Several teachers would like to prevent retakes for students with missing assignments. If our assignments were truly granular by standard, I could get behind that. But sometimes assignments are a hodge-podge (yes, I realize we should change this, but baby steps), so the missing assignments may have nothing to do with the assessment. As long as your assignments are aligned with the assessment that the student wants to retake, doing those assignments could count as their work toward earning the right to retest.
This is my first year with SBG with my 8th graders and the first T in my district. So totally new to the kids. One thing I do is continually ask for feedback from them on what they are liking about the process and class and what they dislike. Revisiting it as a class helps remind everyone the benefits of SBG is what I have seen.
Another change I did this year was to not grade homework (or as I call it now – practice). But I had to change it a little bit because I was finding it was the kids that needed to be practicing were the ones who were coming without their practice done. So I created the “I need more time” list. When I give a homework assignment, if it is fairly early in the concept, I tell Ss this is a required practice. If they come with it not done the next day they make my list. They will still have to finish. If it is still not done the next day I will help them find time by making them coming to my room during lunch or staying after school. If I felt it was important enough to assign it, it is important enough for every kid to finish. (Sometimes there is optional practice though for those kids that need more practice but not everyone does) Just because the grade doesn’t go in the grade book doesn’t mean they don’t have to do it. This idea is kind of along the school wide philosophy of The Power of ICU. Google it if you’ve never heard of it.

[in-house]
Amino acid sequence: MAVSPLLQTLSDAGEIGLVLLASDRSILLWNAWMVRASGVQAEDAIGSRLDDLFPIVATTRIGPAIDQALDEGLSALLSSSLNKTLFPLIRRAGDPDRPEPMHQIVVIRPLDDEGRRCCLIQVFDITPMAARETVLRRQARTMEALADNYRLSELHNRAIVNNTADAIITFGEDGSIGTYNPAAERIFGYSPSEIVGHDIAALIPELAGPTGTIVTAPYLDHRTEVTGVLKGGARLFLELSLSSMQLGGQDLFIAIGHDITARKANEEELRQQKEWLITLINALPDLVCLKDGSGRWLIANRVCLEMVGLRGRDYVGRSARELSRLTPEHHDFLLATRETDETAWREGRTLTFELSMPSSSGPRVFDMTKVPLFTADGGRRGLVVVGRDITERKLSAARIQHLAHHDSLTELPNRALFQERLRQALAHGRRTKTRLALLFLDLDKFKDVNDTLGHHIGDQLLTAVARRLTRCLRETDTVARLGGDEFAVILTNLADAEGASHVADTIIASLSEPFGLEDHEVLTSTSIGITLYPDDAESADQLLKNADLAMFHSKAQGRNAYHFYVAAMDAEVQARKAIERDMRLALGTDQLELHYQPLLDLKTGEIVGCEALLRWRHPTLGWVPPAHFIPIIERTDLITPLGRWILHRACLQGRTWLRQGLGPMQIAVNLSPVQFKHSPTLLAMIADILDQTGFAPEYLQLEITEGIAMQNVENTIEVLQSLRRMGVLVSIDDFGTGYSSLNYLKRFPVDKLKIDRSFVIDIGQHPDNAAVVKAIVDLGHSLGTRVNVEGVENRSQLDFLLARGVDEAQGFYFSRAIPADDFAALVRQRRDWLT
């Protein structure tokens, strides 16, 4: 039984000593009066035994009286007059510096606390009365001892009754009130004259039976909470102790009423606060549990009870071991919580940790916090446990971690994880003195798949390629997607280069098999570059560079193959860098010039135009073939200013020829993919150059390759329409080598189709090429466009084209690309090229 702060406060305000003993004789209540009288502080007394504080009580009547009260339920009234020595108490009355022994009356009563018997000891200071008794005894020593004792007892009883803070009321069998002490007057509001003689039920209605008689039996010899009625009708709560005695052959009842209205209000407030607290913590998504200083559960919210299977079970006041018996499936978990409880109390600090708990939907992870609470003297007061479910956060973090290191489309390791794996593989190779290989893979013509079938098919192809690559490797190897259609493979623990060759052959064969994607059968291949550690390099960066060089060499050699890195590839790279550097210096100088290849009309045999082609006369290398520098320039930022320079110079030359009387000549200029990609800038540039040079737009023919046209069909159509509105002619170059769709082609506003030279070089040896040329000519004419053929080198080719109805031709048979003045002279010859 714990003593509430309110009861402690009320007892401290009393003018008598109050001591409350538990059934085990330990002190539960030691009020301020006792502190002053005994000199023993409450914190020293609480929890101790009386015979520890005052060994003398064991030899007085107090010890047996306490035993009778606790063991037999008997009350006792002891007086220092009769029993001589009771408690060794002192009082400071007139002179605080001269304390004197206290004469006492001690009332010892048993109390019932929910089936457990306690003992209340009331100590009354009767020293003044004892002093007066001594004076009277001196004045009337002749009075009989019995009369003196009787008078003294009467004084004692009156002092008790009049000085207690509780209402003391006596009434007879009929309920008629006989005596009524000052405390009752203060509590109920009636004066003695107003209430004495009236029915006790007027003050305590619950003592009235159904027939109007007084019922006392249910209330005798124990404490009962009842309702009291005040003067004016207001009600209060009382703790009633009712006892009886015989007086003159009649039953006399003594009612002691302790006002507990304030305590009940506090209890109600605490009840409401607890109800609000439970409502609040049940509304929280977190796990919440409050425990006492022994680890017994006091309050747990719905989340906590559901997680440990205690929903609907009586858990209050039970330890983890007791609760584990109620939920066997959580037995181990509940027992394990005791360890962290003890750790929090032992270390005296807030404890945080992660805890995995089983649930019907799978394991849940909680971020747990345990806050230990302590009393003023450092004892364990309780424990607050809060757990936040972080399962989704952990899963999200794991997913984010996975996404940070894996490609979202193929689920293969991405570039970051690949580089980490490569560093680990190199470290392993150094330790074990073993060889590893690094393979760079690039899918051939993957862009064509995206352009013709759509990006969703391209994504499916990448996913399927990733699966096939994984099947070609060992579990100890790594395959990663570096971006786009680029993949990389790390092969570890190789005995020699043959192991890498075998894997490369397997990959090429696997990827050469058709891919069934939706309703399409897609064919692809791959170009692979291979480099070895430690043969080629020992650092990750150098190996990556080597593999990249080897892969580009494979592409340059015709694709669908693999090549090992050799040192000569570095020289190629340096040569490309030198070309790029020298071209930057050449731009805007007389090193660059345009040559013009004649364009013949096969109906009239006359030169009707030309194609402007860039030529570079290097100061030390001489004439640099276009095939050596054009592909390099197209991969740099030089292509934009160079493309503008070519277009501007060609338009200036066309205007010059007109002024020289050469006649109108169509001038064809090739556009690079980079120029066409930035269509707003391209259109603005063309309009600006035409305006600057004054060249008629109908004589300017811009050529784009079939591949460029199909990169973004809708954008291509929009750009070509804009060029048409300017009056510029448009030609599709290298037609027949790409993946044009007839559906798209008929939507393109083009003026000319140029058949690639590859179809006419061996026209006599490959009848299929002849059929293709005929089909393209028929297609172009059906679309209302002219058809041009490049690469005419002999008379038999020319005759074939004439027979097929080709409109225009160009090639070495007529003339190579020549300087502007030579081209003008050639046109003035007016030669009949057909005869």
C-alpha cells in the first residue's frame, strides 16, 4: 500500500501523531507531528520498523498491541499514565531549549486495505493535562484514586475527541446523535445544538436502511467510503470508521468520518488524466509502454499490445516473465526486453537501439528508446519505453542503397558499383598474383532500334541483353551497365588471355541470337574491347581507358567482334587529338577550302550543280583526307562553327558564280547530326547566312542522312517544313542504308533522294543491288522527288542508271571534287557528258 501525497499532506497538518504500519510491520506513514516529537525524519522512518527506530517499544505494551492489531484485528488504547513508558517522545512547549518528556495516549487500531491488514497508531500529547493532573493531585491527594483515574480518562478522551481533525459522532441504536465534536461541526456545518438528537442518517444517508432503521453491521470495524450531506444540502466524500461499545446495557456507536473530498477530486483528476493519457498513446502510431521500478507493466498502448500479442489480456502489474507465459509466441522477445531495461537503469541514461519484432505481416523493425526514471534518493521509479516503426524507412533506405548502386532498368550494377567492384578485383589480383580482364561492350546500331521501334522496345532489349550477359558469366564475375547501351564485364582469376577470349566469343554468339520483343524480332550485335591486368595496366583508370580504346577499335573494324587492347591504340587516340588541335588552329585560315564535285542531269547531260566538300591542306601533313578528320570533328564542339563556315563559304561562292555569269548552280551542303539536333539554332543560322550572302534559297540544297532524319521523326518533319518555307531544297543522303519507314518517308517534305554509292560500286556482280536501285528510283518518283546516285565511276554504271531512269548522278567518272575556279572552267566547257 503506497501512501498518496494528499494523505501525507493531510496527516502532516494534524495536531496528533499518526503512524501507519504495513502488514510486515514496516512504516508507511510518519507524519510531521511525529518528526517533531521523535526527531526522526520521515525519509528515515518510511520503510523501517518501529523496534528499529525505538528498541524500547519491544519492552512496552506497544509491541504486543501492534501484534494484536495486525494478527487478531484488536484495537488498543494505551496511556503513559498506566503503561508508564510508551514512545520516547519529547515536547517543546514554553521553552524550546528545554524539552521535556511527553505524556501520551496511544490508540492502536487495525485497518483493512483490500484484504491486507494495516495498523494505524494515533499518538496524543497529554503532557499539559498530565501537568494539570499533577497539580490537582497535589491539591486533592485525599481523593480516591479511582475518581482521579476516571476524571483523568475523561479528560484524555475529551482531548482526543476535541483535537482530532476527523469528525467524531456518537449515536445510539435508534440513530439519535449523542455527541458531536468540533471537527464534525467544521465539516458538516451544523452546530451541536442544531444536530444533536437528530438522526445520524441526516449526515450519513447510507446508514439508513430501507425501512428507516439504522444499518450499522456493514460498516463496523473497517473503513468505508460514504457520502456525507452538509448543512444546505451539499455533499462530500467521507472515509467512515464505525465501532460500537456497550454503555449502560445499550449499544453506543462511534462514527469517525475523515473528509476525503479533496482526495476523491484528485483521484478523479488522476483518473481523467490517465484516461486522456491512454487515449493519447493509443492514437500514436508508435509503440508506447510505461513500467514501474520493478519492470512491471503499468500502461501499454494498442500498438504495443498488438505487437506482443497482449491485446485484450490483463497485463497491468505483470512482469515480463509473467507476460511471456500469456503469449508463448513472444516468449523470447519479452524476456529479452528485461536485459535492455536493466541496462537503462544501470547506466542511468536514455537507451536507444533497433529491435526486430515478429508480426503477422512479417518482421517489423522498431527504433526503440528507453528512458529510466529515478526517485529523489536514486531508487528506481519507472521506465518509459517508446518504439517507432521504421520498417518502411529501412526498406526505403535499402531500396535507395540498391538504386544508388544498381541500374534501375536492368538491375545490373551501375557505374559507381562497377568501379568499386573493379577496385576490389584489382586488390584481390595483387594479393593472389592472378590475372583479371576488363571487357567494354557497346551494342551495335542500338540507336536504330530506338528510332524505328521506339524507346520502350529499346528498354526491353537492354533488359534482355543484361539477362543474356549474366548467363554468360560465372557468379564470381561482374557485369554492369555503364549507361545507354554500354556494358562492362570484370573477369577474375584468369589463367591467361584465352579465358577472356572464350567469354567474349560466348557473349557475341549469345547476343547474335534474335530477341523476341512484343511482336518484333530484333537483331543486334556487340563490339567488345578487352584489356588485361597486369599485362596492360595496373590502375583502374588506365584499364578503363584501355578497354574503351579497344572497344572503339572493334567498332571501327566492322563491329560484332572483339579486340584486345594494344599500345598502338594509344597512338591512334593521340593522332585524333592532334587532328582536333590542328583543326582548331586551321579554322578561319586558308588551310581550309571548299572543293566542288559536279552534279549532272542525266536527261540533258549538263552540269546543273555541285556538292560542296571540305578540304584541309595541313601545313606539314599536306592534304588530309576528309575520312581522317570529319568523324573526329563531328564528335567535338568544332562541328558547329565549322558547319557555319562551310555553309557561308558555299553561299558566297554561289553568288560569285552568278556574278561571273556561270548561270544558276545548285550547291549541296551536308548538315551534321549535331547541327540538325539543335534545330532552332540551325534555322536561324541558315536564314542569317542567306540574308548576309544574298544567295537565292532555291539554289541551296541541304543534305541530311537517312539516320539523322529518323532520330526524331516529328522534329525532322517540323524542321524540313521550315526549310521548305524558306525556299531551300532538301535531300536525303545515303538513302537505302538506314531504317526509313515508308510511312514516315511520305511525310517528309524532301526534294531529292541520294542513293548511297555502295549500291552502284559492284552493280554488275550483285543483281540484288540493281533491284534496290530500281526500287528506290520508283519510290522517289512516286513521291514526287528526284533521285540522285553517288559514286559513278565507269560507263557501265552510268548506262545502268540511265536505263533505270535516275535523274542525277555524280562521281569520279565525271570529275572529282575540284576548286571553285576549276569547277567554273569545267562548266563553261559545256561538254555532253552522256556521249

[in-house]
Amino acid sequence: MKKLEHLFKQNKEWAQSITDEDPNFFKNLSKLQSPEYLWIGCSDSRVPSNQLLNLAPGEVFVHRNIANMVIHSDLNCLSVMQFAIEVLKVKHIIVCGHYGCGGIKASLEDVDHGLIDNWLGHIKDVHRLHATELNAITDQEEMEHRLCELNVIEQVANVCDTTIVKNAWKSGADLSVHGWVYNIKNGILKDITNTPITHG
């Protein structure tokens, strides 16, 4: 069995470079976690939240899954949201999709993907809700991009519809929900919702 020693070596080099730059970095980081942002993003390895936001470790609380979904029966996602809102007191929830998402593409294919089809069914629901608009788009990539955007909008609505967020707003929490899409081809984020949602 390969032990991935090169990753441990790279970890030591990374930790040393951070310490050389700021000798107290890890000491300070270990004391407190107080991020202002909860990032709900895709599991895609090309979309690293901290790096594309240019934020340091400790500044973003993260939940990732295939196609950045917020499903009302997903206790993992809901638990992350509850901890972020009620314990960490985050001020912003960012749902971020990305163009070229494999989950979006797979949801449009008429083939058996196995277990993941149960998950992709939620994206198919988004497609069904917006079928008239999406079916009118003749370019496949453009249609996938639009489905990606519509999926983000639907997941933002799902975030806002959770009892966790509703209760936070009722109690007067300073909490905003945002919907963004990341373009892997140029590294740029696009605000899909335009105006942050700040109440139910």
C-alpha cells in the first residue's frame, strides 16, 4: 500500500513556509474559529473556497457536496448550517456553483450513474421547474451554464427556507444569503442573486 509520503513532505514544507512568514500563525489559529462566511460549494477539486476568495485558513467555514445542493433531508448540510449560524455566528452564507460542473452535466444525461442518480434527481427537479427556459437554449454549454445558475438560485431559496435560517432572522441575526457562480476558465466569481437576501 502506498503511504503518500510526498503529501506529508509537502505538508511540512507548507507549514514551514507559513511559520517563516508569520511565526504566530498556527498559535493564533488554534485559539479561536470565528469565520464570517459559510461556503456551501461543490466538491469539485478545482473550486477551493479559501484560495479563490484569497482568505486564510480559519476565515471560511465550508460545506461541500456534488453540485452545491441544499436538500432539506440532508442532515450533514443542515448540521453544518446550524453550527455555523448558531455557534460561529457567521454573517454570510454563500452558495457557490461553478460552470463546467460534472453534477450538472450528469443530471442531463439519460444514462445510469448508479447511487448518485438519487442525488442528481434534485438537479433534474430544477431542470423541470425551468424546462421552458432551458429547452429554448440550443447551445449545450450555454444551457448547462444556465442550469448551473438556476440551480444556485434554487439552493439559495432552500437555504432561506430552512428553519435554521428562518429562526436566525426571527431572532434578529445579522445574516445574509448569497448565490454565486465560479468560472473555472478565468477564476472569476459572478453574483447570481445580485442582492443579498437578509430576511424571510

I too need to work on an idea to make kids more accountable in re-assessing.
I did SBG in a school that adopted SBG school-wide the year after I left.
Now I’m in a school that is way more grades focused than learning-focused. I like the idea of constantly seeking feedback on what is working for the students and what isn’t. Maybe a monthly survey, on the 1st class of every month? I’m now going to do one after spring break.
However, what I’m seeing from my students isn’t about not doing homework (not many do the homework) but the fact that they want labs and homework to lift their grades, rather than improve their learning. I’m not sure if that will change before the end of the year.